The Cascadia Fault Line: Locked, Loaded And Ready To Fire
Wednesday, June 19, 2013
On a dark winter’s night in January 1700 a tsunami struck Japan. It flooded fields, swept away villages for miles inland and cost many lives. Even as far back as 1700 the Japanese had made the connection between earthquakes and Tsunami, but this time there was no earthquake, no warning to allow the people time to evacuate to higher ground. The tsunami was called the ‘orphan tsunami’ because it had no ‘parent’ earthquake. For more than 300 years the origin of the orphan tsunami remained a mystery.
In the 1980s Hiroo Kanamori and Tom Heaton published a paper that said the 1700 tsunami was caused by a massive rupture of the Cascadia fault line that runs off the west coast of the United States from California to Vancouver. In 1987 Brian Atwater studied soil samples far inland across the length of the fault and discovered that the United States had also suffered a tsunami at the same time as the Japanese. He concluded that Kanamori and Heaton were correct, a massive earthquake had sent a tsunami out from the source of the quake inundating the coasts on both sides of the Pacific.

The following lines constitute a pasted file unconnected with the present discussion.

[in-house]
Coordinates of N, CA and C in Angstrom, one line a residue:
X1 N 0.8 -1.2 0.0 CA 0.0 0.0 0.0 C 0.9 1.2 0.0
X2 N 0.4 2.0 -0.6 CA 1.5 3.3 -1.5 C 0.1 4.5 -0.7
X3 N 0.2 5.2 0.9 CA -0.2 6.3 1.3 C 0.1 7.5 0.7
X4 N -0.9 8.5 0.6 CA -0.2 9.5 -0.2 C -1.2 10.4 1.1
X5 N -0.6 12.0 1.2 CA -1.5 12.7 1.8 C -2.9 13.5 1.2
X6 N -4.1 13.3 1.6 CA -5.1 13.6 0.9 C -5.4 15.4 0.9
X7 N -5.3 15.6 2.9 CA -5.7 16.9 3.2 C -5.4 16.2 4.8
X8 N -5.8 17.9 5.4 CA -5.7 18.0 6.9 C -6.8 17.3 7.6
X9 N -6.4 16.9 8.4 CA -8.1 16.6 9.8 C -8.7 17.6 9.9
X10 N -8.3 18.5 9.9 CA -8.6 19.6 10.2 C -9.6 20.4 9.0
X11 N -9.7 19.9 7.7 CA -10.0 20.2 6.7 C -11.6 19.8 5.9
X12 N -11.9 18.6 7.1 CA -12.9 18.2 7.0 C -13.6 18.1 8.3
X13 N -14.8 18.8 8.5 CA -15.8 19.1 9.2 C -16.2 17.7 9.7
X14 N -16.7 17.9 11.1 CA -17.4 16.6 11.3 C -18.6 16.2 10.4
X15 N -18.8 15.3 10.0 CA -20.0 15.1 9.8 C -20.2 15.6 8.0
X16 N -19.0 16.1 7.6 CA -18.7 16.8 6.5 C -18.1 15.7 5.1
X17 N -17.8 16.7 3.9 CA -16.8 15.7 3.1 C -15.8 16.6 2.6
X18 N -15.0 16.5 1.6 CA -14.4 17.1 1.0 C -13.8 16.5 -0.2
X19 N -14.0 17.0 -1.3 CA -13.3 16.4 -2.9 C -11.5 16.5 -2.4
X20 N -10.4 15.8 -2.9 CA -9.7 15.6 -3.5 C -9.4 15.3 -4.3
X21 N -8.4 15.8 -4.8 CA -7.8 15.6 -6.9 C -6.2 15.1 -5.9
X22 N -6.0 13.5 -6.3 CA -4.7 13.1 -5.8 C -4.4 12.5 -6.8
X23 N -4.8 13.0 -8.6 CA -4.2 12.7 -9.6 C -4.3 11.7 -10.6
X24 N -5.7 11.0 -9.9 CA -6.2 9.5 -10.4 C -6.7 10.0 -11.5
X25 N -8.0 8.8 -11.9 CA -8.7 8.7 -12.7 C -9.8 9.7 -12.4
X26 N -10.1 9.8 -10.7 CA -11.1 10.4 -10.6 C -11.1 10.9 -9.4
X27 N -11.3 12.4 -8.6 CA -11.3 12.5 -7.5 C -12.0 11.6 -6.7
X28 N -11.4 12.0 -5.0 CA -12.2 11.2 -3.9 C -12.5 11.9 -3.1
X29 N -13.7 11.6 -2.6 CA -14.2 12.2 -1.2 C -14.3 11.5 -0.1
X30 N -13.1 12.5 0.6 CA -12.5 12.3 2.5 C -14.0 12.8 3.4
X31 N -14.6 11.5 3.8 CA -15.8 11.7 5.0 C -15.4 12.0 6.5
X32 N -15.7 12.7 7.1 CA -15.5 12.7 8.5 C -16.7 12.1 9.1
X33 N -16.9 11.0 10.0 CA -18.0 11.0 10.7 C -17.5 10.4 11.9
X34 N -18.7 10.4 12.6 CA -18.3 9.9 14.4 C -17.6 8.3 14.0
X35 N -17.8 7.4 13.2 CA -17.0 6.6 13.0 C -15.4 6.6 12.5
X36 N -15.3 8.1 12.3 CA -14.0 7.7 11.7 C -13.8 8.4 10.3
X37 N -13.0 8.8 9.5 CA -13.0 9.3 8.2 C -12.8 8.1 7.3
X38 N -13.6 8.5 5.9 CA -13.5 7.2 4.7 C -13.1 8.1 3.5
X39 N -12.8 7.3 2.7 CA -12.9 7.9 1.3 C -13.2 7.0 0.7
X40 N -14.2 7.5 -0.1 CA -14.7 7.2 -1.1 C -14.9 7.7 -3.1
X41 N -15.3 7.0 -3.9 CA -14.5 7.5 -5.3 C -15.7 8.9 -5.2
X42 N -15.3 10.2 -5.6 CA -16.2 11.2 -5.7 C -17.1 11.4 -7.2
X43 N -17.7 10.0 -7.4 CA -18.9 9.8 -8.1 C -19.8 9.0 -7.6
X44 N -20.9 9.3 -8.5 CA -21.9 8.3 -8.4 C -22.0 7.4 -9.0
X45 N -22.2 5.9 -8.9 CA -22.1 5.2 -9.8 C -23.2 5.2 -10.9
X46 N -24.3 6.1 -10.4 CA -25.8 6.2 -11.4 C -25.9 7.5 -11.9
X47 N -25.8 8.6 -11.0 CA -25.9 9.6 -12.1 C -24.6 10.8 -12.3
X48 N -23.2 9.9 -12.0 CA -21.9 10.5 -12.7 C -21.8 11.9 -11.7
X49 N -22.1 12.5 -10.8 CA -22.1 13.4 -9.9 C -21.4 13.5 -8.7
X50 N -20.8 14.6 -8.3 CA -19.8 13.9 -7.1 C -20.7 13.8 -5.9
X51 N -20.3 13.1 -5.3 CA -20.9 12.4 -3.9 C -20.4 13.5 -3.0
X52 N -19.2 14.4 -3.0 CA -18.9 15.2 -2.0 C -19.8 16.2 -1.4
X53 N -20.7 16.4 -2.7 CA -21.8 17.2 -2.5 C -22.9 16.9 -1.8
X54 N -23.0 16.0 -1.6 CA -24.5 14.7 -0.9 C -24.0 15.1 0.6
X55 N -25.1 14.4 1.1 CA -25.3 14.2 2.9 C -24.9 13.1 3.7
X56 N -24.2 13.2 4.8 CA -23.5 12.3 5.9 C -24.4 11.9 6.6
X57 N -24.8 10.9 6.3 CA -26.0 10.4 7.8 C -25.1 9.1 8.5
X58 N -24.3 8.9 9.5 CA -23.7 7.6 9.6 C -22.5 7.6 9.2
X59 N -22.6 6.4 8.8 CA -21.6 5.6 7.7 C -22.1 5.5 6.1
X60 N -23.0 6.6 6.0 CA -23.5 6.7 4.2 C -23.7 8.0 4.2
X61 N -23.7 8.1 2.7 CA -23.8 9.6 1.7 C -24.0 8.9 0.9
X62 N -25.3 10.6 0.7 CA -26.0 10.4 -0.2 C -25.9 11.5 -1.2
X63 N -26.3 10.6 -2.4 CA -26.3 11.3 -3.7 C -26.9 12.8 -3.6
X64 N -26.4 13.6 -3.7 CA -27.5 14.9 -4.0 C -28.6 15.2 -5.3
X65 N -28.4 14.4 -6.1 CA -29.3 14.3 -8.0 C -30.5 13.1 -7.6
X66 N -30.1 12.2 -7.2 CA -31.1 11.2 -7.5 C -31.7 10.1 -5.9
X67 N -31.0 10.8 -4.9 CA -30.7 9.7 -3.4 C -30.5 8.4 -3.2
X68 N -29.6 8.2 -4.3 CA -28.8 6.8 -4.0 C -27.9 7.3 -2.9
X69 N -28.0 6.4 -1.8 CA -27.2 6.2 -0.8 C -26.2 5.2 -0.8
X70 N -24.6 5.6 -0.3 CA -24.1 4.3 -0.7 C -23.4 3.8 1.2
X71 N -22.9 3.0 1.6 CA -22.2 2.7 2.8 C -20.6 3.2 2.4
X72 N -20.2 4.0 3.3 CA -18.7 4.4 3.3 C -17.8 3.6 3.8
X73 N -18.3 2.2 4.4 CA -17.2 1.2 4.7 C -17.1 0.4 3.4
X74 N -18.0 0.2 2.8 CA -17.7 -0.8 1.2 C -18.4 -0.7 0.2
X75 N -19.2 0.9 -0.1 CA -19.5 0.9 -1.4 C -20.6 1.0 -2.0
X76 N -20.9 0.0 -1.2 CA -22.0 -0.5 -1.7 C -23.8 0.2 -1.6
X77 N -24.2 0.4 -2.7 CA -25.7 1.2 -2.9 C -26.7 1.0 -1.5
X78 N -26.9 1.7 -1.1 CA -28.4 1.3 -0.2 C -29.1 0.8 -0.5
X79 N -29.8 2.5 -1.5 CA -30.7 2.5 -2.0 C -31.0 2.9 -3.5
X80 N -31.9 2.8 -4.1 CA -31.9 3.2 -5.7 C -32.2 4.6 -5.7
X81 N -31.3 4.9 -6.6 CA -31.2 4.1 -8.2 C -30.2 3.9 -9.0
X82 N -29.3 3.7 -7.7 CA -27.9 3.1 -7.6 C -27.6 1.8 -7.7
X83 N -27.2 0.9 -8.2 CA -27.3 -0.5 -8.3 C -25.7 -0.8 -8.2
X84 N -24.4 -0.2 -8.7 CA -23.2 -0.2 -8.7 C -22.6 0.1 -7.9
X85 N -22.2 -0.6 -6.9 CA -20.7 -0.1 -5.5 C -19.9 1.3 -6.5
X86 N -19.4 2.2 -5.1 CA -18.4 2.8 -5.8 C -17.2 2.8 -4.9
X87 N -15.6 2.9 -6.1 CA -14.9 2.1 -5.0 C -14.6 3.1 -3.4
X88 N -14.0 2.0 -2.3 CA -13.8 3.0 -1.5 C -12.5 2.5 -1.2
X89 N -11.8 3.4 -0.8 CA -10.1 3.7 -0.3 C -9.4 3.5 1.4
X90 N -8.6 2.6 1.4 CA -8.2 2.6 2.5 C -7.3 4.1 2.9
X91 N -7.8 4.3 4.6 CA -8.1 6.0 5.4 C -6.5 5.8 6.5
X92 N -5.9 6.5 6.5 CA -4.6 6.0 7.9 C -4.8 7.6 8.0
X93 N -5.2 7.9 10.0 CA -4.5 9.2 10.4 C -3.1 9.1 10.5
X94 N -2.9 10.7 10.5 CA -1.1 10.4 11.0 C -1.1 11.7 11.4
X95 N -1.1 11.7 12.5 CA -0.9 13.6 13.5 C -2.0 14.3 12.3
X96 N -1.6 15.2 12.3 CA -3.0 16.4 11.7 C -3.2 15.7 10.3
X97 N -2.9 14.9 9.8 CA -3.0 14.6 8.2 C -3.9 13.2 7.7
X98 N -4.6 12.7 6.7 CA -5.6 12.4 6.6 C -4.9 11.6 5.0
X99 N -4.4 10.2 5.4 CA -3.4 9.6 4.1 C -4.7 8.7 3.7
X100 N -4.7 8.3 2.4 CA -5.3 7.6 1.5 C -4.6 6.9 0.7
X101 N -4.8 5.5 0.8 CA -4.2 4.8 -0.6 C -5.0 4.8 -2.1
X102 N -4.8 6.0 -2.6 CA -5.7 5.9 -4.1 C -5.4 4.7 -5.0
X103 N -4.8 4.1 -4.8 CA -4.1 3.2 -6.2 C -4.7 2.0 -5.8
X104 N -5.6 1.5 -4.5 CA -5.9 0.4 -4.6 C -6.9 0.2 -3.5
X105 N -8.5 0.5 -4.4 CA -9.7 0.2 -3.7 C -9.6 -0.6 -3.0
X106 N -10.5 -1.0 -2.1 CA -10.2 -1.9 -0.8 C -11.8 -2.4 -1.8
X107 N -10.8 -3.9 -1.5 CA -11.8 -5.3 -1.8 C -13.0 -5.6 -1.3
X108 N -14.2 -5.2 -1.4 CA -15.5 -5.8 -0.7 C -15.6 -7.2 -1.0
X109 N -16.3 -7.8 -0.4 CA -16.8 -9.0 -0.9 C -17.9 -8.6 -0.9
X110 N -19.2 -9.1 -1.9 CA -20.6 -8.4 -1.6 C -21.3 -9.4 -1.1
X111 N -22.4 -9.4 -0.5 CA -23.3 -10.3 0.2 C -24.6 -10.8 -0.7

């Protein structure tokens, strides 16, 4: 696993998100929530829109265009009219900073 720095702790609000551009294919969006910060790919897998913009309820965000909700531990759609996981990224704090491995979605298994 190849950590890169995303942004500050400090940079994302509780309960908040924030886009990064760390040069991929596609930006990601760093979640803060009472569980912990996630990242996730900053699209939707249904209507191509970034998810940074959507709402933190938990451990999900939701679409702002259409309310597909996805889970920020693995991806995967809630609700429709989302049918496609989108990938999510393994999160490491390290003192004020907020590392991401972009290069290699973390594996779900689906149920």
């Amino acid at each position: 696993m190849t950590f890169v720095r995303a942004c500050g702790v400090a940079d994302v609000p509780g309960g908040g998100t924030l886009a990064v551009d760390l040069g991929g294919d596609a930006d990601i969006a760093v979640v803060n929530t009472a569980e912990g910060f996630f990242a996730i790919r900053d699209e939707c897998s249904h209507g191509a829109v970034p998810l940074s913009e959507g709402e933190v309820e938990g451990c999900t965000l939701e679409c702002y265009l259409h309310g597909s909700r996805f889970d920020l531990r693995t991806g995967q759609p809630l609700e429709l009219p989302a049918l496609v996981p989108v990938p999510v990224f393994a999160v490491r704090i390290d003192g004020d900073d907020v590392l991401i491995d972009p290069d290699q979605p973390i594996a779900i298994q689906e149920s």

Recent studies by researchers at the University of Pennsylvania has concurred on the findings of previous studies.
The Cascadia Fault is a subduction zone, an area where one of the tectonic plates is forced underneath the plate it collides into. In the case of Cascadia the Juan de Fuca Plate is moving under the North American Plate. These plates have been locked together since 1700, 313 years. A particular feature of the Cascadia Fault is that it doesn’t produce small quakes, it remains still and silent until the pressure gets too much and one of the plates slips…giving rise to a mega-thrust earthquake of massive force. These quakes can be compared to the Indonesian quake of 2004 and the Japanese quake of 2011.